Is it just me, or did this feel almost anti-climactic? Not in a bad way, for sure. But with the way the Phillies pounded the Dodgers into submission to advance to the World Series for the second straight year, and fresh off a dramatic walk-off win in Game 4, Wednesday night's clincher felt, well, different.
Onne year and five days ago, the story was the newness of it all, the aforementioned split second of realization -- Holy hell, we're going to the World Series -- carrying well into the next morning. Last night? Last night was something different. Last night was a prize fighter that had already withstood the best his opponent had to offer, had already endured the 35 degree chill of Denver and the 90 degree heat of Los Angeles and the three-run rally by the Rockies in Game 4 of the NLDS and the flame-throwing closer protecting a two-out lead in Game 4 of the NLCS.
Want to know what Wednesday night felt like? It felt like an encore, a victory lap, one last exhibition of brutish strength in the form of a 10-4 victory over a team that looked as if it knew it was beaten. Yes, the Phillies are going to their second straight World Series, the first time a National League team can make that claim since 1996, when the World Champion Atlanta Braves defeated the Cincinnati Reds in the NLCS. Yes, they are the first team in franchise history to achive such a feat, leaving little doubt that the finest era in Phillies baseball exists in the present. Yes, the champagne still smelled sweet, and the party still rocked, as did the thousands of red-clad fans who lingered into the night.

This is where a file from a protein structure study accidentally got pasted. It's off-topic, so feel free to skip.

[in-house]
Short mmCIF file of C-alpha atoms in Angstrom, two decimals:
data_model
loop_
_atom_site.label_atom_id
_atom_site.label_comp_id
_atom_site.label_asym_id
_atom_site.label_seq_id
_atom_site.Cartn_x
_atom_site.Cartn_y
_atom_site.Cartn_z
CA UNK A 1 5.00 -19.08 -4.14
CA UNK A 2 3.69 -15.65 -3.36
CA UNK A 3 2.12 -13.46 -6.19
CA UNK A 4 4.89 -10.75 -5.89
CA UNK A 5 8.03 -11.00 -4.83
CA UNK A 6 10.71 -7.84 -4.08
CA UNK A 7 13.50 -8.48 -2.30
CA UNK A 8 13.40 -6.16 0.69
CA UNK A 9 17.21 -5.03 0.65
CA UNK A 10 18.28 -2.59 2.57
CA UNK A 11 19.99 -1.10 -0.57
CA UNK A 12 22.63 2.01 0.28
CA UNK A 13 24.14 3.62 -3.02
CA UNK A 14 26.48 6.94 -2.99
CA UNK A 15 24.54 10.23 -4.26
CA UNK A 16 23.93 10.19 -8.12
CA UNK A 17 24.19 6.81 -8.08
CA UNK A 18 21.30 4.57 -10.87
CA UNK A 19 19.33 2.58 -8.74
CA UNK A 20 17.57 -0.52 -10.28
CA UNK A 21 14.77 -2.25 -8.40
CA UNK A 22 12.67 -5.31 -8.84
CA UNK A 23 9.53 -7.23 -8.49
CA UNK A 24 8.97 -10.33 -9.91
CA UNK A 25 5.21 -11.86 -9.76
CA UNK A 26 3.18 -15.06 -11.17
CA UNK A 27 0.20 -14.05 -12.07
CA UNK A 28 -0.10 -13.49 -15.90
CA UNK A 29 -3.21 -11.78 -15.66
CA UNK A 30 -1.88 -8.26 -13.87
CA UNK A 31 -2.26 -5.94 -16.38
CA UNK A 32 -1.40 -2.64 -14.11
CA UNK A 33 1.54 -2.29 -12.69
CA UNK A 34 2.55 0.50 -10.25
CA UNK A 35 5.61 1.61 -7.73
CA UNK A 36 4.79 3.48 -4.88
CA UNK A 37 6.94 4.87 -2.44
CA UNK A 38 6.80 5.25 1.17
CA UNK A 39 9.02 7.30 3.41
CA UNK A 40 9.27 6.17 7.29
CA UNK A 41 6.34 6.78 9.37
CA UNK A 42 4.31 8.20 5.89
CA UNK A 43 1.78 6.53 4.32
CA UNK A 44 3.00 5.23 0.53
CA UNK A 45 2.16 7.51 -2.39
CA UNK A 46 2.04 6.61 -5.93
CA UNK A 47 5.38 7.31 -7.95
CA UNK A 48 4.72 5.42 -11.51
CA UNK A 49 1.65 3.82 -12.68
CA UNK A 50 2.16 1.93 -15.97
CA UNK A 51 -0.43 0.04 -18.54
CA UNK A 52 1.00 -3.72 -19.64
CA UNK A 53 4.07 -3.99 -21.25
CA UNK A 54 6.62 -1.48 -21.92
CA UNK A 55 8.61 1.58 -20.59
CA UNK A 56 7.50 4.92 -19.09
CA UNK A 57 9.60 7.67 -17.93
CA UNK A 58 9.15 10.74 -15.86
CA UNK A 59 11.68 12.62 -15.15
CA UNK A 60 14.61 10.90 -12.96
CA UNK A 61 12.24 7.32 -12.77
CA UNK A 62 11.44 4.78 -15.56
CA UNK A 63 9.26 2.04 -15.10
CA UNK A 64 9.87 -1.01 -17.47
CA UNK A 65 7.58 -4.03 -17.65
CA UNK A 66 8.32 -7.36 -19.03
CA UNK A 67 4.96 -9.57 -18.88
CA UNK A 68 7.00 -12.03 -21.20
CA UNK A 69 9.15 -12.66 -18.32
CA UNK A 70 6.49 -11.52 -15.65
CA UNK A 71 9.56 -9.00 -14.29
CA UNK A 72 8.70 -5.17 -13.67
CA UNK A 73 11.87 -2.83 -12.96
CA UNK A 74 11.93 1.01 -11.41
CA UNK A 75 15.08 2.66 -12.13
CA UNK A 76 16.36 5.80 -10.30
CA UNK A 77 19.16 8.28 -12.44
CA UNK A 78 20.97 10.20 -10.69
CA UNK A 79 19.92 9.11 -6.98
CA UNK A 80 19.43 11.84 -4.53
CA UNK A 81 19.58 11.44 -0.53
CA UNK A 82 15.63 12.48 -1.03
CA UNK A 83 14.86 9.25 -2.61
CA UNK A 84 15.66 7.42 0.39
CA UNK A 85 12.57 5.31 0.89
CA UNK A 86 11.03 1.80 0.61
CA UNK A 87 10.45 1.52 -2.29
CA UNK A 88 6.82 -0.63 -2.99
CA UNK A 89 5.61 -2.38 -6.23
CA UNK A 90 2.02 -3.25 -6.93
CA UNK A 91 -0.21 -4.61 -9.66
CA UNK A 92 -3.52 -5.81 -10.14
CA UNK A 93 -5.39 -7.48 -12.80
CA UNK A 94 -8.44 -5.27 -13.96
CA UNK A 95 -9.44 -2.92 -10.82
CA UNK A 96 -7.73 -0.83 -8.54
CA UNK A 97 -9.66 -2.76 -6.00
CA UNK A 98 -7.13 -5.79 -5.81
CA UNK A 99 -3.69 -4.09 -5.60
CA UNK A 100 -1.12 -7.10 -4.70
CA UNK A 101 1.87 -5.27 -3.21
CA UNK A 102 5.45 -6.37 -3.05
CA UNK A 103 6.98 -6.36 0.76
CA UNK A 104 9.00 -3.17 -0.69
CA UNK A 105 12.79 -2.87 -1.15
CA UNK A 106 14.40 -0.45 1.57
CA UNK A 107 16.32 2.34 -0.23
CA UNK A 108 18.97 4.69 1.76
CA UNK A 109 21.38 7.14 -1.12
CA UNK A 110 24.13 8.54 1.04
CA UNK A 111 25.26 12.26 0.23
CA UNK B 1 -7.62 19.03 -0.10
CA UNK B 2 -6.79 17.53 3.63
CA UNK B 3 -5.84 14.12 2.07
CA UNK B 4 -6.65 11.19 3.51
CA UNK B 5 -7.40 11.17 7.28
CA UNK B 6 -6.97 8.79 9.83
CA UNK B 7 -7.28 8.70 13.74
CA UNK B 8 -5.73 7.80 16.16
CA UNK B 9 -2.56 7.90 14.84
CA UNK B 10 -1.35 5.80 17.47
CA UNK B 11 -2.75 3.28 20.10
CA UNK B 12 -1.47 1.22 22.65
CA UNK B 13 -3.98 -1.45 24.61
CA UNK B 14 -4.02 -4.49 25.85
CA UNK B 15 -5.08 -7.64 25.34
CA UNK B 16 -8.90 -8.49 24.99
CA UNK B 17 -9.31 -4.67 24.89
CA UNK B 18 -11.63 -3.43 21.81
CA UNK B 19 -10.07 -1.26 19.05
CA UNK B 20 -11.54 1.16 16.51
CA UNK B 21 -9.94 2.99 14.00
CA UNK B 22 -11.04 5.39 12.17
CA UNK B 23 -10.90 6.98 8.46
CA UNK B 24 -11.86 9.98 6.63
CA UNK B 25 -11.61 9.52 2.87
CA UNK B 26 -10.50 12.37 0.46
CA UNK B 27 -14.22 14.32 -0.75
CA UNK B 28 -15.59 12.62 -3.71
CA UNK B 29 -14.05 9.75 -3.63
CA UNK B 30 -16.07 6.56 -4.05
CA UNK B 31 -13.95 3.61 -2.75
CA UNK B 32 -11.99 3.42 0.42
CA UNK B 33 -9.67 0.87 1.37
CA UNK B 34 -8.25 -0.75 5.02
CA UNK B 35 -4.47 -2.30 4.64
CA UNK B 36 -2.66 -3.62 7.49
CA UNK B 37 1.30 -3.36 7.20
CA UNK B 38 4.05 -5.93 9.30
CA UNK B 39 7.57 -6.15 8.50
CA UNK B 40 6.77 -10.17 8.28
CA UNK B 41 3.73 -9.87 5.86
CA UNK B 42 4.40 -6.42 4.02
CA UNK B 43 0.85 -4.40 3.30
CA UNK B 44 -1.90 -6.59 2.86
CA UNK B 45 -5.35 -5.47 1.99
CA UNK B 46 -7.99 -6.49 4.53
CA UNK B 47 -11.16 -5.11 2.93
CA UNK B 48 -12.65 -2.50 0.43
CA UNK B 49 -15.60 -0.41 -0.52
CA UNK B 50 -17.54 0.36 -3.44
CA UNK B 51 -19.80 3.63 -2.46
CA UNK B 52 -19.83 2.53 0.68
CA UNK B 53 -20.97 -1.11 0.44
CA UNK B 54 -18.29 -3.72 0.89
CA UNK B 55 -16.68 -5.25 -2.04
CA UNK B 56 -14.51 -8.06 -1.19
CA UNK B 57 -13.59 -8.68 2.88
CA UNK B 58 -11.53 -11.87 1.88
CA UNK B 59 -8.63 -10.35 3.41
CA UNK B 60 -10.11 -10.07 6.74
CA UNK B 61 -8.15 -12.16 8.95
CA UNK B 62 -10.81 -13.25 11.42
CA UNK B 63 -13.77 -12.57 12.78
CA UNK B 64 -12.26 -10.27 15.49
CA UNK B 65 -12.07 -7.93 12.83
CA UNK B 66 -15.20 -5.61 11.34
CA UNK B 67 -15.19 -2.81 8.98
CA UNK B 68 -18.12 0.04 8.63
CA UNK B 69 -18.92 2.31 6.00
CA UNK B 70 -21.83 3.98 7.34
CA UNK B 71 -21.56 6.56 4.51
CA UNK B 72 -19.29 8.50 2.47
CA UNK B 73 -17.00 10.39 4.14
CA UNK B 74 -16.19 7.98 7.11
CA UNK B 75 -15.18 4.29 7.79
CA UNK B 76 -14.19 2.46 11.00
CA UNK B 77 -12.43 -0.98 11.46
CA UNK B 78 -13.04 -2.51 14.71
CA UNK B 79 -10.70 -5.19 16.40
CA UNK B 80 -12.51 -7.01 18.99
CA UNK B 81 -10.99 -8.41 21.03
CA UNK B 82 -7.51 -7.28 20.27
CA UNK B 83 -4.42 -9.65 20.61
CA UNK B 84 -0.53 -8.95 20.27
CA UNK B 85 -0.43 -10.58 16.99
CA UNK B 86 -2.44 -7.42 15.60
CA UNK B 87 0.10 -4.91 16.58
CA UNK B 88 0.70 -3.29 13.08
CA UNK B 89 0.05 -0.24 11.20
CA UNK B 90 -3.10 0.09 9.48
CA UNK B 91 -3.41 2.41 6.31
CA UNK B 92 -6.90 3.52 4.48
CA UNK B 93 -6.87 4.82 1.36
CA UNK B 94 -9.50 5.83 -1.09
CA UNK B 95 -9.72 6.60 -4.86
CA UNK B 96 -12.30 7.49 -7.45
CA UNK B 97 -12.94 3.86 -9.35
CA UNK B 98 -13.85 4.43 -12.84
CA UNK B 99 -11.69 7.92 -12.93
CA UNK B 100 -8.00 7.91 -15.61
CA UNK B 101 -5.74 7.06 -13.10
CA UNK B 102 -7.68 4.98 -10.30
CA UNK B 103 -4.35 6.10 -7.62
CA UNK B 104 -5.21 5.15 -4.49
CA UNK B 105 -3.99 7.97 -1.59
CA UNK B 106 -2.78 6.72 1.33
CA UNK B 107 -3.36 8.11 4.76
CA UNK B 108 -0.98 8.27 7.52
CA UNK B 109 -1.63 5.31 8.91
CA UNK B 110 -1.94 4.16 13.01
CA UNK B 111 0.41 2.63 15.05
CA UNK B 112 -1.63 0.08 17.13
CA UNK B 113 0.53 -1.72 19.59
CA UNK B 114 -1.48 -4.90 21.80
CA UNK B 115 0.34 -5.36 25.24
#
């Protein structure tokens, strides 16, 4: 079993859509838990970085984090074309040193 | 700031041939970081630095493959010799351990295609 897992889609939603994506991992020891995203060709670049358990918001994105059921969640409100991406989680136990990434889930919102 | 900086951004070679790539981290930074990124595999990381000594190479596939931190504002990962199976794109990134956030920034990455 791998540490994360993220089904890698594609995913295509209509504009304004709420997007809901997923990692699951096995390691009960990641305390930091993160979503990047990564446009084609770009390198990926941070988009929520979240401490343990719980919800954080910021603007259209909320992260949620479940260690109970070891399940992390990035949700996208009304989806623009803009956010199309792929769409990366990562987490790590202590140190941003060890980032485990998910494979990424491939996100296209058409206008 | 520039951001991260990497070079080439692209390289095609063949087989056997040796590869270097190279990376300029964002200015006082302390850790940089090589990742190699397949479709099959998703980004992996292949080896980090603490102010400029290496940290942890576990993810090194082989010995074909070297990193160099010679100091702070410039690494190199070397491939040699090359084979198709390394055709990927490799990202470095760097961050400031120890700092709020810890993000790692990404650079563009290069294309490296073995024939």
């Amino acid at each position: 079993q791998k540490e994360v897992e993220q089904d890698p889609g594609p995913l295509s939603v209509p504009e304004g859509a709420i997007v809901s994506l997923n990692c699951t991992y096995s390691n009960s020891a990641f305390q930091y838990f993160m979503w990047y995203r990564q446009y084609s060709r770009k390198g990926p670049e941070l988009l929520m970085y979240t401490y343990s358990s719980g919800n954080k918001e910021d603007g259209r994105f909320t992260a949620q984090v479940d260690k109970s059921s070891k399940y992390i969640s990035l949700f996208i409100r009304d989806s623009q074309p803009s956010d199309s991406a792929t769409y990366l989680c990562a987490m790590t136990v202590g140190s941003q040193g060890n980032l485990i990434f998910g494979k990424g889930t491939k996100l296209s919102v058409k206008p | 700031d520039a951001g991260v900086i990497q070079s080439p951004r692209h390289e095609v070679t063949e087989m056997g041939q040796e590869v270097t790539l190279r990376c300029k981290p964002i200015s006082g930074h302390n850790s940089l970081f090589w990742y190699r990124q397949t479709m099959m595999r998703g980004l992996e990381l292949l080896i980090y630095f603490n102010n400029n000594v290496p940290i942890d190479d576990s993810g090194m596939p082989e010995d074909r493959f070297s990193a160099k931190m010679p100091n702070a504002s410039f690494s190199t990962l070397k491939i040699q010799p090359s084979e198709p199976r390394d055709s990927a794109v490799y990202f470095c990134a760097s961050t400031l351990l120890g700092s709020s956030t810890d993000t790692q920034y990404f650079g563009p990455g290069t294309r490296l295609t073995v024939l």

Yet as the players streamed out of the dugout after Shane Victorino settled under a lazy fly ball off the bat Ronnie Belliard to cap off the five-game series win, it was somehow different..